His favorite thing in the world is skiing. When I finally told him at 16 that I didn’t want to ski, that I actually hated skiing, and that I had hated it since the first time he forced me to do it at five years old, he was shocked.

I wanted his approval so badly that I spent 11 years freezing my ass off and eating top ramen in a lodge that smelled like feet. But I did it because it was the only time I ever felt like he was proud of me.

9. Tell Her Not To Follow Her Dreams

My sister and I had a nickname for my Dad — the Dream Crusher.

We called him this because anytime we talked about the things we hoped to do or the careers we fantasized about having, he would list all the reasons why it would never happen.

Was it a stretch for me to become a fashion designer and my sister a dolphin trainer? Yes. Was it helpful for my Dad to discourage us from pursuing those things at every turn? No.

I understand and appreciate my Dad’s inclination toward the practical, but his lack of confidence in me was profoundly painful. I still wrestle with feelings surrounding my ability to do difficult things.

10. Don’t Acknowledge What You Don’t Like

When I was just 21 years old, my boyfriend of nearly three years proposed to me, and I said Yes.

My Dad and I did not have a good relationship during my late teens and early 20s, and I knew he would disapprove of me marrying so young, but when he failed to even acknowledge the impending wedding, I was heartbroken. So I didn’t invite him.

My brother walked me down the aisle, there was no Dad/daughter dance, and we did not speak for ten years after that. I don’t place all the blame on him, and I know there were things I could/should have done differently to repair our relationship.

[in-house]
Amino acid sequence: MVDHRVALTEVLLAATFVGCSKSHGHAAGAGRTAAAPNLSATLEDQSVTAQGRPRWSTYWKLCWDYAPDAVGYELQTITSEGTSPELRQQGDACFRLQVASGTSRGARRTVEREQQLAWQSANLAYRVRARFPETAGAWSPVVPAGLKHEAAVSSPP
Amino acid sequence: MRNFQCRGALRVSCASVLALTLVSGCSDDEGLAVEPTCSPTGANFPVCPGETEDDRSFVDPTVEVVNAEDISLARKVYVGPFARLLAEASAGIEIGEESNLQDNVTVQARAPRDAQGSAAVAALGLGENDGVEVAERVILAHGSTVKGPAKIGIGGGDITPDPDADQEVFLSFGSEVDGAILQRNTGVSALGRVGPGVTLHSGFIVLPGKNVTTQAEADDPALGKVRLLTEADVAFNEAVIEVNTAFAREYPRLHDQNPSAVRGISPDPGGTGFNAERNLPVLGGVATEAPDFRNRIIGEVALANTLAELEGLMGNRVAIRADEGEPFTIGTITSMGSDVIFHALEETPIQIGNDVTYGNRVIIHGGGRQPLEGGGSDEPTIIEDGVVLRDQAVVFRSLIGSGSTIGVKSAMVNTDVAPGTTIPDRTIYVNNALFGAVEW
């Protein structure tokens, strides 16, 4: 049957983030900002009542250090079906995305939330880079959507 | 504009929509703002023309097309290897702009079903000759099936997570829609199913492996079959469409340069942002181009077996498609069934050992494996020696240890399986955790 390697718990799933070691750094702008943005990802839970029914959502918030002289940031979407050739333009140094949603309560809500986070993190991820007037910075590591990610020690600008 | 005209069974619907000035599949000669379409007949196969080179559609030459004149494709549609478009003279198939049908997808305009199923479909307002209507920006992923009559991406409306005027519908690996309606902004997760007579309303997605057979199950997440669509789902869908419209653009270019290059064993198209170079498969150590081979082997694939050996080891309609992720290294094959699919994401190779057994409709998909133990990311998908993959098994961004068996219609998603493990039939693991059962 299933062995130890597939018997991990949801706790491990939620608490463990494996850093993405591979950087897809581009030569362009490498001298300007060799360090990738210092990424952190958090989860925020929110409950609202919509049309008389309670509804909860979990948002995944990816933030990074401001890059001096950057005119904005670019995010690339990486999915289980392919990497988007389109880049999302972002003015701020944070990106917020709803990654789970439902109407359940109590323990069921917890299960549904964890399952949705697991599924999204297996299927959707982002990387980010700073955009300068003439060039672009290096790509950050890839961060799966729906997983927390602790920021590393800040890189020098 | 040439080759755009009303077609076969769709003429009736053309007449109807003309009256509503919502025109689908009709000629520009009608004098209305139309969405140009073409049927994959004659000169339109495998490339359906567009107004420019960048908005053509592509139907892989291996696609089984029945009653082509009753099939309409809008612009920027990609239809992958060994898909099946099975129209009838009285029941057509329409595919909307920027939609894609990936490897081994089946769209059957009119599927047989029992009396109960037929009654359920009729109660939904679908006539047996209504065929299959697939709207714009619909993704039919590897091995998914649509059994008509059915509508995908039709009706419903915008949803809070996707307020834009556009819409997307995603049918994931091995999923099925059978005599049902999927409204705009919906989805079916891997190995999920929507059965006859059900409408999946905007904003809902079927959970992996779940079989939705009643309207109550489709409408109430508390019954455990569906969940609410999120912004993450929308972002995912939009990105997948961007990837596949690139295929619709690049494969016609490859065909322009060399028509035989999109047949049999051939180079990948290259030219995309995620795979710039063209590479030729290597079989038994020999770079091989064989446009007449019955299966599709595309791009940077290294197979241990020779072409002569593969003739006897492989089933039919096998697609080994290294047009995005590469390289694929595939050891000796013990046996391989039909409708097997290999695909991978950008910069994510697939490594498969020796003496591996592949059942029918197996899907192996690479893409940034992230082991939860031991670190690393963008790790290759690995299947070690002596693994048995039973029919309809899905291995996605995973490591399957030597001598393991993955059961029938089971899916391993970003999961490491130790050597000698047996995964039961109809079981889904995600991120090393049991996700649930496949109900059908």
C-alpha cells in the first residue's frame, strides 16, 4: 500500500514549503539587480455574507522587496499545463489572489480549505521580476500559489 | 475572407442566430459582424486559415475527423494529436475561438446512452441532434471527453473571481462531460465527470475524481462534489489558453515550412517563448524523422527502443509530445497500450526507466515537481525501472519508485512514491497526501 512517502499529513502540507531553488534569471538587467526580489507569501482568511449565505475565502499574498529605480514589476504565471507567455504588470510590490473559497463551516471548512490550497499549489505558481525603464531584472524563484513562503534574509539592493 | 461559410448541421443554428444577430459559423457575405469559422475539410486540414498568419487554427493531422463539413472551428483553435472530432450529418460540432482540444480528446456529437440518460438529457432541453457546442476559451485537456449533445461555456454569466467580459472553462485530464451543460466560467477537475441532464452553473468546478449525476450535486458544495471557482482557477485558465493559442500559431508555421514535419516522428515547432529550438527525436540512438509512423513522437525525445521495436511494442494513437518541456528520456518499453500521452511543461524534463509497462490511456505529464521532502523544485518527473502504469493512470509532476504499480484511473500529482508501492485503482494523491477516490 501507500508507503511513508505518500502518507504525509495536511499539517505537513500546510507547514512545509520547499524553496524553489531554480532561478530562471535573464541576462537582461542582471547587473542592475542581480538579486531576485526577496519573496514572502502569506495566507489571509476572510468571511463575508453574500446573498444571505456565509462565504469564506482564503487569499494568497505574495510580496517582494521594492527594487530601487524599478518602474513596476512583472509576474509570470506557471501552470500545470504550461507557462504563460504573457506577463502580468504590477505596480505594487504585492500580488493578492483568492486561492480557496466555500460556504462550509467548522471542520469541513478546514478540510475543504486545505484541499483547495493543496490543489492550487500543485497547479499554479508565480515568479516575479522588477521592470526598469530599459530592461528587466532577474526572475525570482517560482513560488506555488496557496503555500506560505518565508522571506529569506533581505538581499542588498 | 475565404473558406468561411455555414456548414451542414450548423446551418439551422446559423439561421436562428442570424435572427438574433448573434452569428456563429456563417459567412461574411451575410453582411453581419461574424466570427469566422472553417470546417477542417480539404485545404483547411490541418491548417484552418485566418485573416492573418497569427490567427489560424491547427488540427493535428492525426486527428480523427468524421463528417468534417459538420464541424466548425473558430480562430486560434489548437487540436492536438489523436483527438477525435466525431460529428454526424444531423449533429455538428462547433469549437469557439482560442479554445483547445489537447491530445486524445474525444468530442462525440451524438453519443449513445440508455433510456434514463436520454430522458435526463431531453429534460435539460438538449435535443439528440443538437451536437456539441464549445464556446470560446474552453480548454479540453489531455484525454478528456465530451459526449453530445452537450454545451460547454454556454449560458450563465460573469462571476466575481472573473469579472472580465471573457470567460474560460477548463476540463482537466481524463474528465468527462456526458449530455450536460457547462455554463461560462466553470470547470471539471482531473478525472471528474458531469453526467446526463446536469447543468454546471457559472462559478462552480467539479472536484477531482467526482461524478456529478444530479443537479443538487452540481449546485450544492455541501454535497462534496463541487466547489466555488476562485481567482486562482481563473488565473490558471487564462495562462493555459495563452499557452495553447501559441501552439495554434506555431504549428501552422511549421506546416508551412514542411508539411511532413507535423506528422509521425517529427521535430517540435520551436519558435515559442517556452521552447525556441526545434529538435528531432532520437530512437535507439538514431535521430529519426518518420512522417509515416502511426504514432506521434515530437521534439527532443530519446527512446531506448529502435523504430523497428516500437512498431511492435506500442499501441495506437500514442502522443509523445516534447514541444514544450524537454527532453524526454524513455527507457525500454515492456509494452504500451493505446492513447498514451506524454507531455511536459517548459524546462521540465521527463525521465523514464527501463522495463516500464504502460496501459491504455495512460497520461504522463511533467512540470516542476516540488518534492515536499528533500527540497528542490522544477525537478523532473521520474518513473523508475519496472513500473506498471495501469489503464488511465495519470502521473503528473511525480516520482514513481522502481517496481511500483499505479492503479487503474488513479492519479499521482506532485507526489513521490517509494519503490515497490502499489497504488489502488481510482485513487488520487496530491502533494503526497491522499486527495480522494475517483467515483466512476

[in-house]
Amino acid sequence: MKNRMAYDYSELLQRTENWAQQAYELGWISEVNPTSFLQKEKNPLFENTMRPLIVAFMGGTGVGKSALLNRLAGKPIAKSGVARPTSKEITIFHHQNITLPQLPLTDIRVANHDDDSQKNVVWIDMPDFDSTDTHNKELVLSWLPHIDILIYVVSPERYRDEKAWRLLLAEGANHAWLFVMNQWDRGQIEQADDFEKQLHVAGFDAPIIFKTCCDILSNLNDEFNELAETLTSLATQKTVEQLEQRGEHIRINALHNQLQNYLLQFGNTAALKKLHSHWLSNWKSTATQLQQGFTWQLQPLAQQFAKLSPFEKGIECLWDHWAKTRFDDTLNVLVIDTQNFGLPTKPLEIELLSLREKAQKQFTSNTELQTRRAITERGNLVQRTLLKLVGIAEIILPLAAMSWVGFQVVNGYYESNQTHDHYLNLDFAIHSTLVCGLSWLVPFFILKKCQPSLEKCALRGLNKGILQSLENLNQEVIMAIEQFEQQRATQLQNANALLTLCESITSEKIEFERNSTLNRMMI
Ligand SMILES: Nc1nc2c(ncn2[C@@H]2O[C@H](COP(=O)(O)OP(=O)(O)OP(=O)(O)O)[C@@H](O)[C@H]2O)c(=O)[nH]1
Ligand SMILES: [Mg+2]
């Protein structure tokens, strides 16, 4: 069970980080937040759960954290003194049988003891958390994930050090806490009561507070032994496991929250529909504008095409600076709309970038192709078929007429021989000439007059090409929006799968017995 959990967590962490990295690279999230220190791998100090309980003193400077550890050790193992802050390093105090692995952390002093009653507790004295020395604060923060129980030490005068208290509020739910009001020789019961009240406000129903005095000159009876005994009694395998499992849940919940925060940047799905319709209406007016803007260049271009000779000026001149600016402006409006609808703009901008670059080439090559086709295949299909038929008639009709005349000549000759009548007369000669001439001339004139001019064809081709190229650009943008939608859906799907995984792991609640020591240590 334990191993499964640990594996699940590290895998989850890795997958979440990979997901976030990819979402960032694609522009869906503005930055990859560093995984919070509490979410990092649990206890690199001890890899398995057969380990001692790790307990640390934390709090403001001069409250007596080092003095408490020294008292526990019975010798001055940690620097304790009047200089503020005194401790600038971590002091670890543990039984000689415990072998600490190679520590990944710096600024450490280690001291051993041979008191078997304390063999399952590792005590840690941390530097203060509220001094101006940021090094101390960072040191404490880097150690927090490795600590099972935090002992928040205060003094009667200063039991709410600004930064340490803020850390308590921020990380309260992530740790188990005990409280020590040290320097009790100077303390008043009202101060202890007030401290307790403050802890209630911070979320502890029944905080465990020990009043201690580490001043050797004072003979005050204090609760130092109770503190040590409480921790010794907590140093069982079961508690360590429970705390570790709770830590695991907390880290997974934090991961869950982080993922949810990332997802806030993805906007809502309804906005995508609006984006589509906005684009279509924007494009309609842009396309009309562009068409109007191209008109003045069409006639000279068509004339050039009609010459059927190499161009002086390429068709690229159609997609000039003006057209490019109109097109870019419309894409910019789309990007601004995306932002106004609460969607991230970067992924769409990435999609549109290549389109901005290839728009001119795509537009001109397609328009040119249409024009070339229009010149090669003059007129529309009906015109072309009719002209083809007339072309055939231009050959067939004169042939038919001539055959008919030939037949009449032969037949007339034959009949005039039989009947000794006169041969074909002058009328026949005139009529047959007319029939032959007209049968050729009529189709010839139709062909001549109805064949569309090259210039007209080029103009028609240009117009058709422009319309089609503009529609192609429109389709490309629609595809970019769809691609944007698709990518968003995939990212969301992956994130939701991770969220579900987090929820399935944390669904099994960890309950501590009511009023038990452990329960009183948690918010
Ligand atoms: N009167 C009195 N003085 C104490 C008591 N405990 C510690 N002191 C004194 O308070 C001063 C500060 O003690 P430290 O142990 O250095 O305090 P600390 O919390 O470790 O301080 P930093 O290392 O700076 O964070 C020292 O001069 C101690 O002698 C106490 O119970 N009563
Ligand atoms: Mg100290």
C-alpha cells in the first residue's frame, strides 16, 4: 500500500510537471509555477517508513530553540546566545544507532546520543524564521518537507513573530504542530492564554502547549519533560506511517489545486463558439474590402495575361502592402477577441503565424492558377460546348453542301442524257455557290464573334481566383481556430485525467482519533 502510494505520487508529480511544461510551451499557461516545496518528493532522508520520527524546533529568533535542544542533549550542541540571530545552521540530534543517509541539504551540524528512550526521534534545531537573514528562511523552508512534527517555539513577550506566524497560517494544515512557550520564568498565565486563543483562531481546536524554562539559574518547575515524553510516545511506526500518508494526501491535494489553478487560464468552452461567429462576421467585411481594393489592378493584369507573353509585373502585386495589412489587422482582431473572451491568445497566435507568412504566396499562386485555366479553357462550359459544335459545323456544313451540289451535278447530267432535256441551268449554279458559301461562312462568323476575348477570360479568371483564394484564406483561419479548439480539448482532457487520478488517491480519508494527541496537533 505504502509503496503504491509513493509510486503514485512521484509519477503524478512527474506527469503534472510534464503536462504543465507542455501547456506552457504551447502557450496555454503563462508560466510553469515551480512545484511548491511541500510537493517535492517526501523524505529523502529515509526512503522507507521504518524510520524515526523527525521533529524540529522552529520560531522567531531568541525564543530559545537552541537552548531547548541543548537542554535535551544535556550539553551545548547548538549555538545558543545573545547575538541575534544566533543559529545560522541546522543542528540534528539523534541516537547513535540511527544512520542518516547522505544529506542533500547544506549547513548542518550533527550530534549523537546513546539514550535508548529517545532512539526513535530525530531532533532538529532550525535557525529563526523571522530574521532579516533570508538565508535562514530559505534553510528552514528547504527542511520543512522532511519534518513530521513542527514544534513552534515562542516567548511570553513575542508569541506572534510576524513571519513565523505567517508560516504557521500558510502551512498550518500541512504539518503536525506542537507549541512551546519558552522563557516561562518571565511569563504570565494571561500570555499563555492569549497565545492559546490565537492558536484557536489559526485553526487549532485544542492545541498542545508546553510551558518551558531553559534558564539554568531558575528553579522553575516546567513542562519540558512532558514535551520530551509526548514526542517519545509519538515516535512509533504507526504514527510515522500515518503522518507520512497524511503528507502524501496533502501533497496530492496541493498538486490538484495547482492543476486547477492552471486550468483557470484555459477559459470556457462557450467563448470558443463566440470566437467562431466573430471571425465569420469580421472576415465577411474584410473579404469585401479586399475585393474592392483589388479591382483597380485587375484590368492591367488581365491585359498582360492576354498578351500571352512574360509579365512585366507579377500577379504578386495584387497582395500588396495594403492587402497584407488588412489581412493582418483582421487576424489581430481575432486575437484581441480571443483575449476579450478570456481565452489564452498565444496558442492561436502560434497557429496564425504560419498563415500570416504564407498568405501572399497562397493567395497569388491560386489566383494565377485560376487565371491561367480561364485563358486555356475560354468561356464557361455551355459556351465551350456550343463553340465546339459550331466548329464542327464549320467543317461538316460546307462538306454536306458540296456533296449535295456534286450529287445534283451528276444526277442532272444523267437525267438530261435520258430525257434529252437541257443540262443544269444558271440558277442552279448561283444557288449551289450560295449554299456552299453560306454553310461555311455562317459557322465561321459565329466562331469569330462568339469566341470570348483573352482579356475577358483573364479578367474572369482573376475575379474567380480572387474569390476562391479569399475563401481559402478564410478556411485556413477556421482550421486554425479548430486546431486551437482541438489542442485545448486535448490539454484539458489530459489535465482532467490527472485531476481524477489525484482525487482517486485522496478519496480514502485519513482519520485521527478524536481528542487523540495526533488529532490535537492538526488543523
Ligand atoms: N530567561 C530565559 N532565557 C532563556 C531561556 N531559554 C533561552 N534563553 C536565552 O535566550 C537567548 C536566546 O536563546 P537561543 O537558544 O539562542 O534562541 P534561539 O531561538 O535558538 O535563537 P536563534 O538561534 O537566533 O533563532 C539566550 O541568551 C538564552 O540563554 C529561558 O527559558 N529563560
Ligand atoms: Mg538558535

Still, his inability to acknowledge such a massive milestone in my life kept me from allowing him to be a part of it.

My Dad is not a bad guy or father, and this writing is not a punishment to him, although I’m sure he won’t be thrilled if he ever reads it.

(For the record, we are working on our relationship, and he has made a significant effort to be a part of my life over the last few years.)

I wrote this to offer guidance to Dads who might be struggling with their own daughters. Perhaps you’ll see yourself in my writing, or maybe my words can shed some light on what your girls may be experiencing.

Above all, Dads, remember that your girls will likely find a man who treats them like you do. You can set the bar.

Working through her daddy issues in therapy, Melissa Persling sells beef (seriously), drinks wine (also seriously), and writes stuff she hopes her family doesn’t read, all while being (shockingly) single and childless. Not to brag.